Eating the Elephant of Spiritual Growth

I’m sure most you have heard the question: How do you eat an elephant? The answer: one bite at a time. This past week I completed an elephant-eating sized task. As part of my responsibilities as the Vice-President for Academic Affairs at Community Christian College I am tasked with preparing the accreditation self-study. The self-study is a monumental task of evaluating every aspect of the College’s operations with accompanying documentation in order to gain ongoing approval (accreditation) from an outside agency. It amounts to a report of between 300 and 500 pages. I just completed our self-study this past Friday and mailed it off yesterday. I am taking three days off to celebrate.

Facing the completion of this task at the beginning was overwhelming. Given the time-constraints and the massive amount of material that had to be part of the study, completing the study almost seemed to be out of reach. The feeling of being overwhelmed came and went through the preparation time. It was present when I thought of all that needed to be done. It seemed to dissipate when I viewed it one bite at a time. In the end, all those bites and all that chewing brought the task to completion. The elephant had been eaten.

Trying to be a person who is growing and maturing spiritually can also seem to be as daunting as eating an elephant. I once was given a book which listed the 17 things that a person needed to do in order to see significant spiritual growth. I was overwhelmed just reading the title and never did read the book.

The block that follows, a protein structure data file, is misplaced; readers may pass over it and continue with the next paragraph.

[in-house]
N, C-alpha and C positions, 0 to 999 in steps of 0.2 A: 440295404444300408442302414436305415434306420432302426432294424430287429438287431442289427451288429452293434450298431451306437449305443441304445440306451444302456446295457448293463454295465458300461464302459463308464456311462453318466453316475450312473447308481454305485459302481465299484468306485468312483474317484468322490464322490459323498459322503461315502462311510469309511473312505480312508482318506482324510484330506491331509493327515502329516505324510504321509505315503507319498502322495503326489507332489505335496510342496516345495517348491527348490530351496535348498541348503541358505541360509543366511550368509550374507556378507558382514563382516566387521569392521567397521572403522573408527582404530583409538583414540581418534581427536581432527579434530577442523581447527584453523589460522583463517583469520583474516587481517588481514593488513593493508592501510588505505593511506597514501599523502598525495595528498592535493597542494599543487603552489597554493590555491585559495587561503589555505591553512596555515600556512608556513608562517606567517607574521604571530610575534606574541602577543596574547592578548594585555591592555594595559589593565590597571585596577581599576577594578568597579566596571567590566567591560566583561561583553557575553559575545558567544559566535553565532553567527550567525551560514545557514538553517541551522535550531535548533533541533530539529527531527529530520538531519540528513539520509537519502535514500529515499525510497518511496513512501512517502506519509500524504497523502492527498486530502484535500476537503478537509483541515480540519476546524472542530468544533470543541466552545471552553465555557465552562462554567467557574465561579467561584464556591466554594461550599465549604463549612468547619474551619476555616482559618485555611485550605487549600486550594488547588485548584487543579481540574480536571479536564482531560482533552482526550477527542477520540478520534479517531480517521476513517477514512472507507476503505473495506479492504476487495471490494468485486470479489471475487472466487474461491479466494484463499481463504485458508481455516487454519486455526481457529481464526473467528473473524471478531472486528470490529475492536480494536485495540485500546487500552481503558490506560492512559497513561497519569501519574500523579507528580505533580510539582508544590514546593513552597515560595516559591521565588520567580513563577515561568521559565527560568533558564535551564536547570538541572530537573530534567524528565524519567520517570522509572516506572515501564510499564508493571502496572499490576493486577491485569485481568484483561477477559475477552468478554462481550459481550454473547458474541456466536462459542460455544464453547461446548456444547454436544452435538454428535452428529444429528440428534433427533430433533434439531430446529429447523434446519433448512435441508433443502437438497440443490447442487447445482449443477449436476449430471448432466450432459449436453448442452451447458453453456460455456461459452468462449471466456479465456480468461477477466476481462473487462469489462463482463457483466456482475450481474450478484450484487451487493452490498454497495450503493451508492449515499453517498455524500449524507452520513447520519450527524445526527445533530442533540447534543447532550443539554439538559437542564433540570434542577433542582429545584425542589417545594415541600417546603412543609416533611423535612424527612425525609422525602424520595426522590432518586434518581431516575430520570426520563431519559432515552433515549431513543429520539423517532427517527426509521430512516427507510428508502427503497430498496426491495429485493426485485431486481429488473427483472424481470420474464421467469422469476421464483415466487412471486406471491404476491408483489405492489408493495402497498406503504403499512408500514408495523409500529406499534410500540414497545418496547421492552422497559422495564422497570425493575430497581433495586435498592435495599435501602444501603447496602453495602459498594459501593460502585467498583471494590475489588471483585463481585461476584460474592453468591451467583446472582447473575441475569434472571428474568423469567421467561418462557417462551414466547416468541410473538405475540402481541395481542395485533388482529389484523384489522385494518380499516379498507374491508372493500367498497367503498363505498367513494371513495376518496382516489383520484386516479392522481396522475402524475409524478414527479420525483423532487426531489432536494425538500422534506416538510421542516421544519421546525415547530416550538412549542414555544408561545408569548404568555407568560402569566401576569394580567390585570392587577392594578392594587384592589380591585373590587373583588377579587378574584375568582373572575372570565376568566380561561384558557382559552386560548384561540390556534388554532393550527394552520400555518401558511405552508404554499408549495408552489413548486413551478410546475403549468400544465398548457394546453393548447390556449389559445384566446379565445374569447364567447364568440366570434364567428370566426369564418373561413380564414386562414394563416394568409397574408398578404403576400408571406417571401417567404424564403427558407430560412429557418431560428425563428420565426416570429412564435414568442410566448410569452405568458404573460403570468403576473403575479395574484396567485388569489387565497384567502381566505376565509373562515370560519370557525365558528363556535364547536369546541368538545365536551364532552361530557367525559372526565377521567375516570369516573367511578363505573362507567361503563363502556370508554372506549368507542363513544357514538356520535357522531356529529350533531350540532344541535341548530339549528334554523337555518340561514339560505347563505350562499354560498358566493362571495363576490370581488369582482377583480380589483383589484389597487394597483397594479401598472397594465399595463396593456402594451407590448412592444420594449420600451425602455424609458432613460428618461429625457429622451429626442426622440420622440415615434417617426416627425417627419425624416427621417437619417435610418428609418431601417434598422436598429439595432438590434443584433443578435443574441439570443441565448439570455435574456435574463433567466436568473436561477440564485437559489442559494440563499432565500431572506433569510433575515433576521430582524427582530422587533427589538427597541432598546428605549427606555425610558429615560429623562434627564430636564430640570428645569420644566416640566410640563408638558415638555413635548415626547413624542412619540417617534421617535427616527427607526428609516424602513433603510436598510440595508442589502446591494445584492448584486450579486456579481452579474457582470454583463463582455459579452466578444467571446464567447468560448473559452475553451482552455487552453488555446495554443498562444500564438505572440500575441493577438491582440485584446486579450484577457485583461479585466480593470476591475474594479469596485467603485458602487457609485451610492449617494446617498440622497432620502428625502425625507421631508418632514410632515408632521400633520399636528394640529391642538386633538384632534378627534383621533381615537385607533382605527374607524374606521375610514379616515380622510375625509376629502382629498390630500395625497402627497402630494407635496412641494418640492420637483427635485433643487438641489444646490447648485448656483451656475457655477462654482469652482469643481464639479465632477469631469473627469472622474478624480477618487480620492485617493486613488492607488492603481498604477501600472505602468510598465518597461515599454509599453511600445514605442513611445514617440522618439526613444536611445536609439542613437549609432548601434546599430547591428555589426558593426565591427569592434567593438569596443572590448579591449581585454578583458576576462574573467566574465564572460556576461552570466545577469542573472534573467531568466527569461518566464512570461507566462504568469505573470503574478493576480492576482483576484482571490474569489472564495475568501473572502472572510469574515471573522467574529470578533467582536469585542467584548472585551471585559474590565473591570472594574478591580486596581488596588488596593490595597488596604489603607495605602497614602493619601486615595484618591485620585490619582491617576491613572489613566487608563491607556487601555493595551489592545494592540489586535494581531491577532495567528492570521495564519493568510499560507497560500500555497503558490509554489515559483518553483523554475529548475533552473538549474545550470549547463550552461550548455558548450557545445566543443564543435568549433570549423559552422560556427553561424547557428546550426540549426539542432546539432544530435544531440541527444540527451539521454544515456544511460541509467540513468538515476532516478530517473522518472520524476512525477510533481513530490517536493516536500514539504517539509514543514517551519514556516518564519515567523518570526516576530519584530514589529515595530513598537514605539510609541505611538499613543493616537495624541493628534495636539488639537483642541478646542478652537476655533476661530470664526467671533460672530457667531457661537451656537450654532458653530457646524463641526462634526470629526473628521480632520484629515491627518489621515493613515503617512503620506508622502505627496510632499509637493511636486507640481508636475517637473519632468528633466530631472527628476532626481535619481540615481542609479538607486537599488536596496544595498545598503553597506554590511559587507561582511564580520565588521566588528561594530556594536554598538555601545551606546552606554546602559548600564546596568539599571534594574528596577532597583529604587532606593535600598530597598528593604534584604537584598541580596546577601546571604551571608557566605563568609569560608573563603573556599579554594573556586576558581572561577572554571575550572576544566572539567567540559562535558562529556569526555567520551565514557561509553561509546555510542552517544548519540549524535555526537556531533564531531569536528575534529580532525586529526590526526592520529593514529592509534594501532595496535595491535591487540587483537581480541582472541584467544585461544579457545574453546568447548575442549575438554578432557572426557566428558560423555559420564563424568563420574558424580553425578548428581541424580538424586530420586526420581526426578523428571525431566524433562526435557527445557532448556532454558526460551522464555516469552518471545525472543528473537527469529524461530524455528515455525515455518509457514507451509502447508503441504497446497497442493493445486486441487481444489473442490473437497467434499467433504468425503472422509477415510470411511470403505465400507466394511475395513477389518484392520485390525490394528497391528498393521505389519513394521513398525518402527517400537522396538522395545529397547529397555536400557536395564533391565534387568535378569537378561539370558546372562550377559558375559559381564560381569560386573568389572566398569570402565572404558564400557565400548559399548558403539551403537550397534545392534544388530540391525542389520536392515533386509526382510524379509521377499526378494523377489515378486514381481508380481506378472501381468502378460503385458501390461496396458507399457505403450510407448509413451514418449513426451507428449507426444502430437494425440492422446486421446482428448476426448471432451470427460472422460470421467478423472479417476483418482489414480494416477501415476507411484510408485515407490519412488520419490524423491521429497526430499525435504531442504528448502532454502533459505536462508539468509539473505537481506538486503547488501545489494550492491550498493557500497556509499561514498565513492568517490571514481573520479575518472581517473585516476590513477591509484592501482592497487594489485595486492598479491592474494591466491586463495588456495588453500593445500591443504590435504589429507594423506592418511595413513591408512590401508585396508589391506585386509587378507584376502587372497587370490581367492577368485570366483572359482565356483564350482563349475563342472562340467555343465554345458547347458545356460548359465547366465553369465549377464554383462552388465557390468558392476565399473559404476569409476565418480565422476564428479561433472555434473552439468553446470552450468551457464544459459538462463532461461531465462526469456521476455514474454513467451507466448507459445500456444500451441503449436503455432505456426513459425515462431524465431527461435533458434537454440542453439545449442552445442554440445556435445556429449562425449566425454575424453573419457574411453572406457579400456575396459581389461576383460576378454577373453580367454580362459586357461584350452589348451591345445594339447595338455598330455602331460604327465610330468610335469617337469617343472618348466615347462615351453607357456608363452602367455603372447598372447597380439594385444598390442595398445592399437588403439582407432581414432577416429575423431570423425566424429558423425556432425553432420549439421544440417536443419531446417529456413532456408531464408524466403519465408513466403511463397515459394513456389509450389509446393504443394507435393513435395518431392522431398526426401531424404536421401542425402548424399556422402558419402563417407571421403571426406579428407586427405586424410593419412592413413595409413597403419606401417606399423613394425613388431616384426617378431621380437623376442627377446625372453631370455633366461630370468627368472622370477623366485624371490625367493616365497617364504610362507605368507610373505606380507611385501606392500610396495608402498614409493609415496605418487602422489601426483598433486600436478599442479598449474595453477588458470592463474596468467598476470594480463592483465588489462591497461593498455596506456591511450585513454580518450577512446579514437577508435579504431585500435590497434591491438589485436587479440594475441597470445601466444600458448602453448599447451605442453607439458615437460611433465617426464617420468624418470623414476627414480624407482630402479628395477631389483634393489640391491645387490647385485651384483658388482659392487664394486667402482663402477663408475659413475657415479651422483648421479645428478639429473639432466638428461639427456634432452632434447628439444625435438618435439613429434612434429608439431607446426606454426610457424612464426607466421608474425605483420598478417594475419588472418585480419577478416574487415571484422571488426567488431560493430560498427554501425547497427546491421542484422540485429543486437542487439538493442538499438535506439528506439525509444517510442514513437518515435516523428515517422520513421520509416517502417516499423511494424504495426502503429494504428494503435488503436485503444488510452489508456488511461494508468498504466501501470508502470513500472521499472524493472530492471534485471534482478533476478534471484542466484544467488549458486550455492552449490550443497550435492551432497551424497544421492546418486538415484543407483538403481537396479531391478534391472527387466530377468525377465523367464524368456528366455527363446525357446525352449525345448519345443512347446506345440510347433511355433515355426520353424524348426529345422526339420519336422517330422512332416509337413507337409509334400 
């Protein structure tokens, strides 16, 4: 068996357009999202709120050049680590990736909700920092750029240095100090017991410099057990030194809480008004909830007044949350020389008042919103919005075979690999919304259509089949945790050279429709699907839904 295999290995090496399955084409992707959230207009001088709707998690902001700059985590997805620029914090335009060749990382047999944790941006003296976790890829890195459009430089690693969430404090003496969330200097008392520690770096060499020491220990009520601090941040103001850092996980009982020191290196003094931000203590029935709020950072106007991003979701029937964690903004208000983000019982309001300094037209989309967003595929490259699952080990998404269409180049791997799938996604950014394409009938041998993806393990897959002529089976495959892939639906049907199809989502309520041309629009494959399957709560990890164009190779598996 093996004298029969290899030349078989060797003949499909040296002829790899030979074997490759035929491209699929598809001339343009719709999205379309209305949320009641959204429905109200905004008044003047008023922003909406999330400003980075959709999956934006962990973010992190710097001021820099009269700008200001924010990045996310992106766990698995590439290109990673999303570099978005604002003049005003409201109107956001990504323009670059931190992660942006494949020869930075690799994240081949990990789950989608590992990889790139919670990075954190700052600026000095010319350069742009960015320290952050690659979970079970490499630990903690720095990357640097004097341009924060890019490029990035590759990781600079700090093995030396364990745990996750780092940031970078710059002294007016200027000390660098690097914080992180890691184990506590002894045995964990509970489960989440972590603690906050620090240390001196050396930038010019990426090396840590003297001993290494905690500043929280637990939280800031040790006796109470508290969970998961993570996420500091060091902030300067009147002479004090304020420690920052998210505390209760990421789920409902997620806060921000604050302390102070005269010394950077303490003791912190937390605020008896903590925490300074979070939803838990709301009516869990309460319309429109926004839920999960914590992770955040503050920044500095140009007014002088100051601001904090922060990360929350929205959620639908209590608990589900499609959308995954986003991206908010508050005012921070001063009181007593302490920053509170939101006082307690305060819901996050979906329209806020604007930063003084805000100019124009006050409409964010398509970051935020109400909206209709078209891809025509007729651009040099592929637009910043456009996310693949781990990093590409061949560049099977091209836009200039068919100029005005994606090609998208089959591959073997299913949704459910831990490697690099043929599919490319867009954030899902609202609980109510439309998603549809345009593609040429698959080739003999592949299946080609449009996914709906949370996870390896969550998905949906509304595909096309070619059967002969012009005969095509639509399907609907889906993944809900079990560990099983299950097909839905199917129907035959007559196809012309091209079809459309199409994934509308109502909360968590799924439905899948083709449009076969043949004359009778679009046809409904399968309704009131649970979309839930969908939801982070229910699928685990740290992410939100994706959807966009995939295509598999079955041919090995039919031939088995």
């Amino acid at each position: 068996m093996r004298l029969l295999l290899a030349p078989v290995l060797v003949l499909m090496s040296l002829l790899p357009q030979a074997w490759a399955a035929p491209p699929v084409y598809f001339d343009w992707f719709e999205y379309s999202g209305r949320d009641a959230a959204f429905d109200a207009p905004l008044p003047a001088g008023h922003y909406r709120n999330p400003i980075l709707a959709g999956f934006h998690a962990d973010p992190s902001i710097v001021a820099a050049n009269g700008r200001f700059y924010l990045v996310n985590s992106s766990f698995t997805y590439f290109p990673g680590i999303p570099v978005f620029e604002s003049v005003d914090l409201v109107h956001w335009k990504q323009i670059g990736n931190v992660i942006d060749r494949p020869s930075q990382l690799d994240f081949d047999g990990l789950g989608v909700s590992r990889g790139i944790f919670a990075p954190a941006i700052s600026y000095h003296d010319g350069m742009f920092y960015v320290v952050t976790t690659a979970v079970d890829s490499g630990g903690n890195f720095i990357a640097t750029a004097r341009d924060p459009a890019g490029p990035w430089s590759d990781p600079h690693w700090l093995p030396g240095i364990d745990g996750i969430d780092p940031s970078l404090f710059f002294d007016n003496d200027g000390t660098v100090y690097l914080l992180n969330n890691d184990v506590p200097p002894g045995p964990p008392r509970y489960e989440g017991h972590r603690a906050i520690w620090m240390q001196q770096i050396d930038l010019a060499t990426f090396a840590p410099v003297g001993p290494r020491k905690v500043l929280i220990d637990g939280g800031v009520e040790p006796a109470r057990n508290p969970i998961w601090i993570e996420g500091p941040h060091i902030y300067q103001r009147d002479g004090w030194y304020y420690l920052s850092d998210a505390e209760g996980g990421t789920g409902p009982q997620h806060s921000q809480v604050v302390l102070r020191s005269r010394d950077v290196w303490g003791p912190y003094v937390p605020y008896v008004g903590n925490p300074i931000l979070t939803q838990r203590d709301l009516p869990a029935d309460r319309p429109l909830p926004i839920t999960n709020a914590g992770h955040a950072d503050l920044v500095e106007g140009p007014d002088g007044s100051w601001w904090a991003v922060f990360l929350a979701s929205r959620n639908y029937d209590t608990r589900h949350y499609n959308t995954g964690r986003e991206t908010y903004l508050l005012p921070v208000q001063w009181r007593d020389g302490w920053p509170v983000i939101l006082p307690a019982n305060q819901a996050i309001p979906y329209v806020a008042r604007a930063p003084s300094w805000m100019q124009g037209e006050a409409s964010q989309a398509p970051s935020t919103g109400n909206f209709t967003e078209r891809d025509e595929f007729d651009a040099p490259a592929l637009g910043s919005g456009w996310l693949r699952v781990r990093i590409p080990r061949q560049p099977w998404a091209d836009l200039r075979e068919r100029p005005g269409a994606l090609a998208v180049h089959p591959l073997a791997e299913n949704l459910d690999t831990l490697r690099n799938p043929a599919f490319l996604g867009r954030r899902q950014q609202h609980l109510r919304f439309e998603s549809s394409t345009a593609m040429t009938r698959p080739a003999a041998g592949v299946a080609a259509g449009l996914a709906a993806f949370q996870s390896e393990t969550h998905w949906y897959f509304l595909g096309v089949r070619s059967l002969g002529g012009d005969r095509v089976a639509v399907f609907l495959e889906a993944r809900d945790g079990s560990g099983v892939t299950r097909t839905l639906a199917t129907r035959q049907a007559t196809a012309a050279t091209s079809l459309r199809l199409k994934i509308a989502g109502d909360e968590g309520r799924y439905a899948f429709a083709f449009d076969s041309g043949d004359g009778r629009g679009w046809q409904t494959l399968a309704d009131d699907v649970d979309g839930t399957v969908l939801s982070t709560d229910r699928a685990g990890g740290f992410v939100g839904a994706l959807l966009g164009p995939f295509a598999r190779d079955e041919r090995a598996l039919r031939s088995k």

Sometimes I think we put spiritual pressure on ourselves and place ourselves in the position of trying to eat the elephant called spiritual growth. We create a “phantom Christian” – a Christian who is what a Christian should be and who does everything right – and then compare ourselves to this phantom and become overwhelmed because our lives do not measure up in so many areas. The phantom is not real but it is its very lack of reality that makes it so dangerous. Trying to be the phantom is like trying to eat the elephant.

A more practical and biblical approach is to eat the elephant of spiritual growth and maturity one bite at a time. Choose an area that needs some spiritual invigorating and take the steps needed to begin, by the Spirit and the Word, to seek to grow in that area. Though you will not reach perfection this side of glory, there is the opportunity to experience increasing maturity and even transformation. As you begin to make progress in that area, take another bite out of this elephant of spiritual growth. Since we are all broken people there are always areas that need healing and maturing.

What is one area in which you should be taking a bite out of the elephant of spiritual growth? Seeing that growth may increase your glimpses of glory in the midst of the grind.


About Dr. John H. Harbison

Son of God, Husband, Father, Author of "Keeping Christ in Ministry,"Vice-President for Academic Affairs, College Pastor, Runner, Writer
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